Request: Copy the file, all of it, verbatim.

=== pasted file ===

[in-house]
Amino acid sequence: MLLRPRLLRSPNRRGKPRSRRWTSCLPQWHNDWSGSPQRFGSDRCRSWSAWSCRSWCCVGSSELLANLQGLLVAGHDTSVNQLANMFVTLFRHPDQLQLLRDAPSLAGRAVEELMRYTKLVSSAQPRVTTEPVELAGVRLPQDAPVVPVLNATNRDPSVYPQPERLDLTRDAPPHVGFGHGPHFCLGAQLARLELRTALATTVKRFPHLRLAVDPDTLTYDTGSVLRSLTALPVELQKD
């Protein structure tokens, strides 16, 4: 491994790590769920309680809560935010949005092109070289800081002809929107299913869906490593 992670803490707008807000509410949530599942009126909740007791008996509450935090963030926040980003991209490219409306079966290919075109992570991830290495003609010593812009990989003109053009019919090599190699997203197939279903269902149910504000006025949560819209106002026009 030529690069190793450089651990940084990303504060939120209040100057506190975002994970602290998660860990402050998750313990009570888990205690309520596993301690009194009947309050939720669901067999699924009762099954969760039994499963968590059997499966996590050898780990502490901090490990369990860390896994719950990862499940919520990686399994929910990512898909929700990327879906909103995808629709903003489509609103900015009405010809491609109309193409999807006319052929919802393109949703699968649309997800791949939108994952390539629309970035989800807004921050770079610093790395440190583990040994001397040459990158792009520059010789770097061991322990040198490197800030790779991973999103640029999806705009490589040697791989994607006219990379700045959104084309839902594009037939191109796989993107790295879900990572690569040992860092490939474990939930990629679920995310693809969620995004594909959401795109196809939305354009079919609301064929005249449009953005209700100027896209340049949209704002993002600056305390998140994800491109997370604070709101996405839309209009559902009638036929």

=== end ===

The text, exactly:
[in-house]
Amino acid sequence: MLLRPRLLRSPNRRGKPRSRRWTSCLPQWHNDWSGSPQRFGSDRCRSWSAWSCRSWCCVGSSELLANLQGLLVAGHDTSVNQLANMFVTLFRHPDQLQLLRDAPSLAGRAVEELMRYTKLVSSAQPRVTTEPVELAGVRLPQDAPVVPVLNATNRDPSVYPQPERLDLTRDAPPHVGFGHGPHFCLGAQLARLELRTALATTVKRFPHLRLAVDPDTLTYDTGSVLRSLTALPVELQKD
């Protein structure tokens, strides 16, 4: 491994790590769920309680809560935010949005092109070289800081002809929107299913869906490593 992670803490707008807000509410949530599942009126909740007791008996509450935090963030926040980003991209490219409306079966290919075109992570991830290495003609010593812009990989003109053009019919090599190699997203197939279903269902149910504000006025949560819209106002026009 030529690069190793450089651990940084990303504060939120209040100057506190975002994970602290998660860990402050998750313990009570888990205690309520596993301690009194009947309050939720669901067999699924009762099954969760039994499963968590059997499966996590050898780990502490901090490990369990860390896994719950990862499940919520990686399994929910990512898909929700990327879906909103995808629709903003489509609103900015009405010809491609109309193409999807006319052929919802393109949703699968649309997800791949939108994952390539629309970035989800807004921050770079610093790395440190583990040994001397040459990158792009520059010789770097061991322990040198490197800030790779991973999103640029999806705009490589040697791989994607006219990379700045959104084309839902594009037939191109796989993107790295879900990572690569040992860092490939474990939930990629679920995310693809969620995004594909959401795109196809939305354009079919609301064929005249449009953005209700100027896209340049949209704002993002600056305390998140994800491109997370604070709101996405839309209009559902009638036929």